Guest Blog: Build-threads.com>>best Of 2010

While discussing possible ideas for my 2011 contributions to Build Month, Charles proposed that I could piece together a post highlighting the 'Best Builds of 2010', so I've been digging through my archives and statistics to find which builds drew the most attention in the year just past. I've also included a few teasers of some upcoming content for 2011 as a little treat that you'll find after the jump. On with the show…

First up we have the hybrid creation known as the Volksrod (or Lexibug) , which earns it's moniker from the combination of a hot-rodded Volkswagen Beetle receiving it's driving force from a Lexus V8 powerplant.

The project started out with a regular Beetle shell in a very bare state, but condition wasn't an important factor since some serious cutting was soon to be in order to give it that hot rod look.

A custom RHS chassis was built from scratch for the shell to sit on, with raised sections at the each end to get the body sitting nice and low, just the way we like it.

Back to the shell, it was time for the modifications to begin, with the main focal points being the severely chopped roof and lack of any metalwork forward of the A-pillars. Notice all the metal rods tacked inside the shell, this provides bracing and ensures the body doesn't tweak when the roof is temporarily removed.

With the body sitting atop the chassis and some fat wheels bolted on, the vision of the project starts to take shape. The icing on the cake is the rare oval rear window section that was grafted on.

If you prefer fabrication to body mods, then check out these elaborate mounts that were conjured up to mount the body to the chassis. There are many more trick mods like this in the full build thread, so click here to read up on it.

Another popular build from 2010 was also a mix-&-match project, Bob's MX520, a Datsun 520 pickup with an NA MX5 engine/gearbox/suspension package swapped in. Starting with a stock 520, the driveline was removed to make room for the Mazda replacements.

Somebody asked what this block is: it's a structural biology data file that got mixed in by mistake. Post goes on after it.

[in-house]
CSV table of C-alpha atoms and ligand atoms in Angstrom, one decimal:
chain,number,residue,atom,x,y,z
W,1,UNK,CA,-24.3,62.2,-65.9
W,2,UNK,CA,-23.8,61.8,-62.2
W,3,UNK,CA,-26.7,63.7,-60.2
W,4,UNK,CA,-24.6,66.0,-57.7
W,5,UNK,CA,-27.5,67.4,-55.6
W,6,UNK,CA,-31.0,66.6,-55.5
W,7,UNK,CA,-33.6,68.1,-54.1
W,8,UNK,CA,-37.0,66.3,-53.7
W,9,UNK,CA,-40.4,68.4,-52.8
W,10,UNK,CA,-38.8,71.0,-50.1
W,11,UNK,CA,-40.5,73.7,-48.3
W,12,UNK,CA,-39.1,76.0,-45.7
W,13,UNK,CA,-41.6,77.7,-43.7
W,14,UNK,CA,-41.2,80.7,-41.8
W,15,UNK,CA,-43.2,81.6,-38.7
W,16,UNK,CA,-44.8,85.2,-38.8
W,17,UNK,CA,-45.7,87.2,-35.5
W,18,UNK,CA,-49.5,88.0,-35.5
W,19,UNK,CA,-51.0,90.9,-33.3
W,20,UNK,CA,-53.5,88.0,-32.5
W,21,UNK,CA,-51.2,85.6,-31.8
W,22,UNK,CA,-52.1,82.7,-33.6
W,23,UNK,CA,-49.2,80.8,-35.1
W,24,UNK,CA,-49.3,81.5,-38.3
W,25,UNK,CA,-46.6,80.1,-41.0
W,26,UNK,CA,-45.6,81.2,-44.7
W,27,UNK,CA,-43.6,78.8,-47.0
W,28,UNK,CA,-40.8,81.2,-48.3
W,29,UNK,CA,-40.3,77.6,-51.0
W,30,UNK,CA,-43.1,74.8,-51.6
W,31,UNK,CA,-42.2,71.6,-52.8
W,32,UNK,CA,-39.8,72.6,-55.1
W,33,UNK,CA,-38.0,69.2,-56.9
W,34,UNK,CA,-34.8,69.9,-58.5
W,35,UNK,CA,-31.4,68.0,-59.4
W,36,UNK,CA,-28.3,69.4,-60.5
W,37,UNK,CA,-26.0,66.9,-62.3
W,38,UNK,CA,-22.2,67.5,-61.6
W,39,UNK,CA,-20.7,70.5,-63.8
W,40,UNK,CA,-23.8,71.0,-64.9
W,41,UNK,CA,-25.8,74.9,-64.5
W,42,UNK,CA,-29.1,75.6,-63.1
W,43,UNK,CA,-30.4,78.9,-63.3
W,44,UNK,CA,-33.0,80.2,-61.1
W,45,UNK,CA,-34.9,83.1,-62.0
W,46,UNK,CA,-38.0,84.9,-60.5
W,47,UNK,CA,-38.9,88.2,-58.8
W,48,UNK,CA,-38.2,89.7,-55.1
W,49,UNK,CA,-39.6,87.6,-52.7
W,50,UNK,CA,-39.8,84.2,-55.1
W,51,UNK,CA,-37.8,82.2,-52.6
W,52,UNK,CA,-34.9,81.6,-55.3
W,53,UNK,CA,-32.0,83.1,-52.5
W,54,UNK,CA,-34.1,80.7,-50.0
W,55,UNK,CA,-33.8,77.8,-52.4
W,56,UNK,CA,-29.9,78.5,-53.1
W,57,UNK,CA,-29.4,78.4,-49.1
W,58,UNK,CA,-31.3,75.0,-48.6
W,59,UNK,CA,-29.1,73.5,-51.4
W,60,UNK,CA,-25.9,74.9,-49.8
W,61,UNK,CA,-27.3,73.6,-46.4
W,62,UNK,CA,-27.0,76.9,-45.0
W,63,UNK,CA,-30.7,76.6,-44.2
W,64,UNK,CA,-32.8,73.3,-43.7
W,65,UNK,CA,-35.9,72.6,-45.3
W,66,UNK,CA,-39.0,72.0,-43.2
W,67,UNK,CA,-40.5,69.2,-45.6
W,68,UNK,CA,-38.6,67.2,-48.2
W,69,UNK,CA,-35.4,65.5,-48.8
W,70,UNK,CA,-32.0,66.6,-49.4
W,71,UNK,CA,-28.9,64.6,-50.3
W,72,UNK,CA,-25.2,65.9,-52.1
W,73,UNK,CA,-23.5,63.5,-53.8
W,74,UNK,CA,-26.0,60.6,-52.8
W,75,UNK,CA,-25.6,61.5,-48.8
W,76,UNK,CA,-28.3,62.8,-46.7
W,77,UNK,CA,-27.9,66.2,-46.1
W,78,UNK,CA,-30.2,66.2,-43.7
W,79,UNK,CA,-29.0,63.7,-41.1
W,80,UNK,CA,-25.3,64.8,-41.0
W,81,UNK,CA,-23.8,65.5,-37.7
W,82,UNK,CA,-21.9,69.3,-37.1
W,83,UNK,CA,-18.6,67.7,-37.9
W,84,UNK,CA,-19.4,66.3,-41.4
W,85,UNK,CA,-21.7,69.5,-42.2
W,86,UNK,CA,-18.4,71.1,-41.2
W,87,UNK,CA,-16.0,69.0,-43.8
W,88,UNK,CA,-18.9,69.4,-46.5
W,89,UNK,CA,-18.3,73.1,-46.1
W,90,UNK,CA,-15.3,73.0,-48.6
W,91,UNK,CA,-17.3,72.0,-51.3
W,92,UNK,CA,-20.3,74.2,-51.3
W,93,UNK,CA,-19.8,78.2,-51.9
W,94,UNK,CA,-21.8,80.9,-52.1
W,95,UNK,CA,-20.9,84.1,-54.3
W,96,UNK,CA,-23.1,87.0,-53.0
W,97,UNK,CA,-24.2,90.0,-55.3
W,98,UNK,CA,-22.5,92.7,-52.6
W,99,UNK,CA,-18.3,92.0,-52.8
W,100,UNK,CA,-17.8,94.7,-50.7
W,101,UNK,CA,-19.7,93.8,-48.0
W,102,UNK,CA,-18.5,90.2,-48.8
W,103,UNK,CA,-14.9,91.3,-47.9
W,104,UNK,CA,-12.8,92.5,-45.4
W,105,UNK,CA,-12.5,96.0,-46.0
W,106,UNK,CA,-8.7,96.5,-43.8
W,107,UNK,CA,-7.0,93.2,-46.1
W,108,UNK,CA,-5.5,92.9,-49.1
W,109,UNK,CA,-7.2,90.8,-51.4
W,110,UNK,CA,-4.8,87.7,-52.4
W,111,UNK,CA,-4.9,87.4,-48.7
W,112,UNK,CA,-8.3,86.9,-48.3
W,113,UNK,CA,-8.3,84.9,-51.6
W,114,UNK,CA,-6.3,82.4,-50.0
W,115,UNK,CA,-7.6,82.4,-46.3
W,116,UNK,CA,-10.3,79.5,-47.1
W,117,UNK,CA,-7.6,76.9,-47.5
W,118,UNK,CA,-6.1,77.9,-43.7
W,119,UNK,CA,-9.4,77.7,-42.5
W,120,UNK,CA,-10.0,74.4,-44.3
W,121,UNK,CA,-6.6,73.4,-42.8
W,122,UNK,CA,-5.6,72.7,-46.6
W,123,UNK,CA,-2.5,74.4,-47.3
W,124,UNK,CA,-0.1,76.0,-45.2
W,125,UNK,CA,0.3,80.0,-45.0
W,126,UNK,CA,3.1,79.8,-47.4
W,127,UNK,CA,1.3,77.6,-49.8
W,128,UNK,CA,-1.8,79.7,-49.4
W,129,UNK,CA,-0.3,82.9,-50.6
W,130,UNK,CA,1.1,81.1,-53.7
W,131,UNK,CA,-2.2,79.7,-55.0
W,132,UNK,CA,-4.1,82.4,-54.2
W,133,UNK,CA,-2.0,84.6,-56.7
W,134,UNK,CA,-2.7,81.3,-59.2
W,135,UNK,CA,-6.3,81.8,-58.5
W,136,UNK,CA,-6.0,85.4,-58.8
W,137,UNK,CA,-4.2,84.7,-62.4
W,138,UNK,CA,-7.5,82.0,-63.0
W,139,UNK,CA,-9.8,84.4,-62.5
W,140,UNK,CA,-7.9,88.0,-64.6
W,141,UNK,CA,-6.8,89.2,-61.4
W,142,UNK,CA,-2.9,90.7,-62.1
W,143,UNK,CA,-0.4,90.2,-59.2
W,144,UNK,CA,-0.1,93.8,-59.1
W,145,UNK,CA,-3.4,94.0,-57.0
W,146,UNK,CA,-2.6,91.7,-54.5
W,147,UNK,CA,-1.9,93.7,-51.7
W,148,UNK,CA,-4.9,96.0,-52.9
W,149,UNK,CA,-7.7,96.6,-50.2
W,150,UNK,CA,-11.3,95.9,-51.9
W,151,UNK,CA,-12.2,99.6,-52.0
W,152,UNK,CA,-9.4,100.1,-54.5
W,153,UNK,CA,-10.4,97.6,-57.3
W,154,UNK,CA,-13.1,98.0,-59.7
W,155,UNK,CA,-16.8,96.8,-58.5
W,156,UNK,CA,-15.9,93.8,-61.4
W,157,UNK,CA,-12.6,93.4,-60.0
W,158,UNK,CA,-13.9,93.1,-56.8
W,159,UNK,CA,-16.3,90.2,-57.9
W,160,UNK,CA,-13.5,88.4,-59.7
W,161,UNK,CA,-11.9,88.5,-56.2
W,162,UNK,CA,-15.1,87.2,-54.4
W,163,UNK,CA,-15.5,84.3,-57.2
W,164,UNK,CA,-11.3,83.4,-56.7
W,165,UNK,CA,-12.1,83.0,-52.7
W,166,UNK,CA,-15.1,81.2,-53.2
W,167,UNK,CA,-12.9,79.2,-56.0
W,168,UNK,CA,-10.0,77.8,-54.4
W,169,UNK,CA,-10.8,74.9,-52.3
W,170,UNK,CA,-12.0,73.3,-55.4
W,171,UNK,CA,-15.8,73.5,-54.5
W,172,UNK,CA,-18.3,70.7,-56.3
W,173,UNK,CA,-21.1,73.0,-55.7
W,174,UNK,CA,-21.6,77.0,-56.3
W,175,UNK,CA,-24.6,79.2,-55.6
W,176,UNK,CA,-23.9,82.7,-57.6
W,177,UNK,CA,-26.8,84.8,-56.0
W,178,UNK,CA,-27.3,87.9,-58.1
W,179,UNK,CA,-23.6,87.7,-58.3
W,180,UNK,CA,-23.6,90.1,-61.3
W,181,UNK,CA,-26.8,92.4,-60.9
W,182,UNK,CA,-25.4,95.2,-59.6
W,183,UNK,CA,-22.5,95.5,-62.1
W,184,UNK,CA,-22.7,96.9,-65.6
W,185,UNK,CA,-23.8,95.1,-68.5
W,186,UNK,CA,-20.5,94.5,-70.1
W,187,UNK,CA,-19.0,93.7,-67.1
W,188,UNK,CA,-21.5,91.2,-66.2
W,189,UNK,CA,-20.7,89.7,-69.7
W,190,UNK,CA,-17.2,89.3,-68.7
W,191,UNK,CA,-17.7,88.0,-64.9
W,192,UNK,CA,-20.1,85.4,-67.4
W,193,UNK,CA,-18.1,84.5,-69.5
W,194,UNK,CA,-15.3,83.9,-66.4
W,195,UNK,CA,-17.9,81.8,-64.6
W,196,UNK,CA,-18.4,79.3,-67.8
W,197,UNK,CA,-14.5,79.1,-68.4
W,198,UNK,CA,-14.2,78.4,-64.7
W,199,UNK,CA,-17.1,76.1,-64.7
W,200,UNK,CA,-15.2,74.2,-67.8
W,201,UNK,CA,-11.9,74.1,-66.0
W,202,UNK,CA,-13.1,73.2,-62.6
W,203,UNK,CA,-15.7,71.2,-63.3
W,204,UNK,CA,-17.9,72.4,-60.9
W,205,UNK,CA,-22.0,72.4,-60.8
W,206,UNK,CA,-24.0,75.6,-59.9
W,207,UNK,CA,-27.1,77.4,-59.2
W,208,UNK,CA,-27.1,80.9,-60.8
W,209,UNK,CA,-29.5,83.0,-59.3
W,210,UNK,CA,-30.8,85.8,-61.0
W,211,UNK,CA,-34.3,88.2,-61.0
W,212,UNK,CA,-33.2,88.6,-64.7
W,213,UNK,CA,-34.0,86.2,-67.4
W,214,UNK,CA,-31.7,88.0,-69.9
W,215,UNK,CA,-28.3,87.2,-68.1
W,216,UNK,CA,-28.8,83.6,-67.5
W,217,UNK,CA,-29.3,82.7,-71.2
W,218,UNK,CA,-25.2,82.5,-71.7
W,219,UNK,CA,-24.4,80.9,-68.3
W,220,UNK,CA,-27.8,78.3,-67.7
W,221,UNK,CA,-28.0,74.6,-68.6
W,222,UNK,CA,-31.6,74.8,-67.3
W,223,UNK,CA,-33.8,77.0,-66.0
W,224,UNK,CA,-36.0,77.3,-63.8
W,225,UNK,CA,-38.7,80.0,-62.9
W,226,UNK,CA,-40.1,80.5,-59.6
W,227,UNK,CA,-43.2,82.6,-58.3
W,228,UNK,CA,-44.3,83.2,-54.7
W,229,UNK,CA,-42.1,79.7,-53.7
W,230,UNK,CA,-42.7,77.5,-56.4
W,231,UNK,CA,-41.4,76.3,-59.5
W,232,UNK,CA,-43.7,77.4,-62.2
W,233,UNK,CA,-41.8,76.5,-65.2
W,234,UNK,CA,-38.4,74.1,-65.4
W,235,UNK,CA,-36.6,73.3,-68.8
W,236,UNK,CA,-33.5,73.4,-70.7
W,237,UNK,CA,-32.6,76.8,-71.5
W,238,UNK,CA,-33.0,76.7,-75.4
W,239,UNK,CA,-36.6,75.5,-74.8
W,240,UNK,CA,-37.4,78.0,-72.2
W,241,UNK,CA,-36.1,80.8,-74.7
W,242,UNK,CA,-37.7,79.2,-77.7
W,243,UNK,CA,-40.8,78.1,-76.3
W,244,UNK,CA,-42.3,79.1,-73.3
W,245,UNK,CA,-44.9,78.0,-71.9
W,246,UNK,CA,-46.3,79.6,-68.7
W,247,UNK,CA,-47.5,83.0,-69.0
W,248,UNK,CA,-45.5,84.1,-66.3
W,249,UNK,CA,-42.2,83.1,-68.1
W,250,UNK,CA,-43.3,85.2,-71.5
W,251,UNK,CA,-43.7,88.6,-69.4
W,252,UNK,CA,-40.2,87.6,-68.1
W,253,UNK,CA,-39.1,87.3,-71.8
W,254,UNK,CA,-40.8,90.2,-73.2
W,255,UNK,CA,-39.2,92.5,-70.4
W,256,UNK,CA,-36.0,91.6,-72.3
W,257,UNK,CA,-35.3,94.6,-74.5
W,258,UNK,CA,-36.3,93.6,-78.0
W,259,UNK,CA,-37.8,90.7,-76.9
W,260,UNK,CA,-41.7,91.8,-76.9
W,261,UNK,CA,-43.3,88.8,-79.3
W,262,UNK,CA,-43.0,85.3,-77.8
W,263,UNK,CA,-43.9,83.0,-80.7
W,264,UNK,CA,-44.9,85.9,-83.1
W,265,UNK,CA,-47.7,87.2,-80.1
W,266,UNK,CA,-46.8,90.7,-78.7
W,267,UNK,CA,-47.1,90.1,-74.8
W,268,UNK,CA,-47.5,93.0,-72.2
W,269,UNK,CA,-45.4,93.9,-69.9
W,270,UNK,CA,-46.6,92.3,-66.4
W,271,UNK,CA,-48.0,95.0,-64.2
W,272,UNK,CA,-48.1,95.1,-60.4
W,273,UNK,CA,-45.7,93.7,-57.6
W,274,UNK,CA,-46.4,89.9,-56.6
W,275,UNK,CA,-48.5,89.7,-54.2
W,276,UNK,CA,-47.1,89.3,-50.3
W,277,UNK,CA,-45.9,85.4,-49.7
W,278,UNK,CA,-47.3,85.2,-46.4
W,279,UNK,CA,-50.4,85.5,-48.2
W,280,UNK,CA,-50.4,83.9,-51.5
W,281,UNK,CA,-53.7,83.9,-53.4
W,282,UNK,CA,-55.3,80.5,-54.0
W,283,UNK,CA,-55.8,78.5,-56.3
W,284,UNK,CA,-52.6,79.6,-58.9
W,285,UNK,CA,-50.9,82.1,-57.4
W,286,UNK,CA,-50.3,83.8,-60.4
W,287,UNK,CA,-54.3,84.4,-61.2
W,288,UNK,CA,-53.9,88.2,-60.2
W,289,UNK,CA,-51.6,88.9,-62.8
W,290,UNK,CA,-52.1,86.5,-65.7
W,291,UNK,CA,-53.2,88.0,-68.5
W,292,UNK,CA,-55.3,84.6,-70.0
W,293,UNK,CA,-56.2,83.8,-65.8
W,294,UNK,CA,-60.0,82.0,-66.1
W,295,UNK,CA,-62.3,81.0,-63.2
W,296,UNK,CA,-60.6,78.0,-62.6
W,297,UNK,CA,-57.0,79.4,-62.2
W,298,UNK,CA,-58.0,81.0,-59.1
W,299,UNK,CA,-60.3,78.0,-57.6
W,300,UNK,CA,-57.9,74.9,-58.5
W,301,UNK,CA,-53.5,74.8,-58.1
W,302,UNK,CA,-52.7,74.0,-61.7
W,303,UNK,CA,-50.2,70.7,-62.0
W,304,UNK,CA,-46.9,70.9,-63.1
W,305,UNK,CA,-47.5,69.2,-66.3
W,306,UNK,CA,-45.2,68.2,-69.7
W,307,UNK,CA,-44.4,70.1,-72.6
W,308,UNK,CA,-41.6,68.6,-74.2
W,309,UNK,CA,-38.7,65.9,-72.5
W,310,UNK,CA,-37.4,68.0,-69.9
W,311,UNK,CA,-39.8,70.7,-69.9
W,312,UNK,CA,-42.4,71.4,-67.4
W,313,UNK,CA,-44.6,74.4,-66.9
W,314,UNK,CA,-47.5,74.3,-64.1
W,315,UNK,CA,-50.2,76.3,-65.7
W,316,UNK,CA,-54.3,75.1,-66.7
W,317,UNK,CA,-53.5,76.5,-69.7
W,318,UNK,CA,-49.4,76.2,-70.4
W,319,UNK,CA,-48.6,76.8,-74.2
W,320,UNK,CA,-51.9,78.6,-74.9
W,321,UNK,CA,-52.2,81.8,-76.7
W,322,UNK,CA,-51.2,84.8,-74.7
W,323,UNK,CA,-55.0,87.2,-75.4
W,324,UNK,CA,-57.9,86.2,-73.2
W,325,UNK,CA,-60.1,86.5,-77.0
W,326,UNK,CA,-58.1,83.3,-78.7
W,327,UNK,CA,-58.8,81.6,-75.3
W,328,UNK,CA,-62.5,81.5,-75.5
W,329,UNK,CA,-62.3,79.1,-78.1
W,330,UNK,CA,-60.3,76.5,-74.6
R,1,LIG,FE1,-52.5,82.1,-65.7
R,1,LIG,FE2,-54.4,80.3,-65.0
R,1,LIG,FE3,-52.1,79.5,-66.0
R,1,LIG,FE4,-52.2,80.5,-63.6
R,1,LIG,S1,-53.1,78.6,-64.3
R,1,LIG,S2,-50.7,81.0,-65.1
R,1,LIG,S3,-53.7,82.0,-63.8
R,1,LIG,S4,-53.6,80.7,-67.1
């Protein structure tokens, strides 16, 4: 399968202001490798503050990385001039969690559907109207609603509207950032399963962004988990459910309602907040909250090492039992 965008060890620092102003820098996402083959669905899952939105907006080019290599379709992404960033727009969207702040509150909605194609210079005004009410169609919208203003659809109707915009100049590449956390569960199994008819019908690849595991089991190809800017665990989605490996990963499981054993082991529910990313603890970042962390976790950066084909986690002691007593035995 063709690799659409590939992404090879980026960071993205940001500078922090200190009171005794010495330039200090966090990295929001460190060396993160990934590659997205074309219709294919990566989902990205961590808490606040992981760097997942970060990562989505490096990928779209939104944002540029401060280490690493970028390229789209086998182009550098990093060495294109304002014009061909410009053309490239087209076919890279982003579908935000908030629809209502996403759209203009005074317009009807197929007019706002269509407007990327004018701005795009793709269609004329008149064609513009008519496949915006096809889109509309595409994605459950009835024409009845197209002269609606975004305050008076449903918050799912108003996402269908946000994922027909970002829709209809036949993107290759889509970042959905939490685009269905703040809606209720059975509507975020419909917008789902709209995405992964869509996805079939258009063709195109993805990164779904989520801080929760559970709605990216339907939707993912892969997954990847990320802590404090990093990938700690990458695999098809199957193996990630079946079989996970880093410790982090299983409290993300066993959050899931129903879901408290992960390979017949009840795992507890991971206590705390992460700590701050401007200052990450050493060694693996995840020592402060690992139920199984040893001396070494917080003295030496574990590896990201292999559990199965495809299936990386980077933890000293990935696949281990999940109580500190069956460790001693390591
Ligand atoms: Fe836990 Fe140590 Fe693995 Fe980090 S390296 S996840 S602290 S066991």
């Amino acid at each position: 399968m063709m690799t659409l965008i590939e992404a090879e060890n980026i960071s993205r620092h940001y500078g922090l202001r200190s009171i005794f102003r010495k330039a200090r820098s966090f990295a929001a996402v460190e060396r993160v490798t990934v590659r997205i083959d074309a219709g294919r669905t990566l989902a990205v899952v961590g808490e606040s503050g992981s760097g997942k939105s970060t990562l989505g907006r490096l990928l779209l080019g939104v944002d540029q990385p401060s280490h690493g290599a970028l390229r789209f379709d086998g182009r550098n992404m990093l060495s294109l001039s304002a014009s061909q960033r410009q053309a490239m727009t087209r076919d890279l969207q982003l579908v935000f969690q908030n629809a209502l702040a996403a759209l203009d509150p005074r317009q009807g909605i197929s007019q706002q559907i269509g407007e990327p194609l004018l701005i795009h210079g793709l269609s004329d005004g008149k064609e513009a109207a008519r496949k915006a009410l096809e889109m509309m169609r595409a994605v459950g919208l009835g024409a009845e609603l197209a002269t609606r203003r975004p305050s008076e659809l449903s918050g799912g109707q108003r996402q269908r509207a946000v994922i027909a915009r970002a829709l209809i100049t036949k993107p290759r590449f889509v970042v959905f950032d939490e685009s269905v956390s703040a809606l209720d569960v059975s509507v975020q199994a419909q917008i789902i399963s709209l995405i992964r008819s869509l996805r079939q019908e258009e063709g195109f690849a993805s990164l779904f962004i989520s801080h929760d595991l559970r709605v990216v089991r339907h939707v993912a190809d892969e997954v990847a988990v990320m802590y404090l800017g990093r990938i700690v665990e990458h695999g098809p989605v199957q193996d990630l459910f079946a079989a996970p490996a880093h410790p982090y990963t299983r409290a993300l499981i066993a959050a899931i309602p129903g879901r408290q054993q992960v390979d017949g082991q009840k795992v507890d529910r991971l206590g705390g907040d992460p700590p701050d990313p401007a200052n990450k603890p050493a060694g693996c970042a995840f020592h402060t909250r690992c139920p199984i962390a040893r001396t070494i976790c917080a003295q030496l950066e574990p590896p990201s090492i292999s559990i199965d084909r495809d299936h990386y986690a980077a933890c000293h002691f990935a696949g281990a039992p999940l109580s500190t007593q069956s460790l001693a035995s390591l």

Instead of simply making some custom mounts to hold the new engine in place, the whole front crossmember was modified to fit under the Datsun, including the struts, suspension arms and hubs. Parts of the Mazda firewall and floorpan were even welded in.

It's a similar story for the back end, where more custom work was undertaken to house the complete rear crossmember from the donor Miata.

After a lot of measuring, cutting, and welding, you end up with a Datsun 520 with an MX5 engine, gearbox, diff, steering and suspension.

With everything bolted in and wired up, the MX520 was ready to hit the track and surprise many unsuspecting people.

Once the car proved itself mechanically, it was taken back off the road to receive a fresh lick of paint, giving the outside a finish to match the awesomeness of what's hiding underneath. To read the complete story of how this pickup was built (and see some burnout videos!), click here .

This next build earned it's spot on the radar due to it's peculiar engine swap. The last few years have seen a massive surge in Chevrolet V8s being swapped into many different platforms, one of those being Mazda RX7s, so to see someone doing the exact opposite caught a lot of people's attention.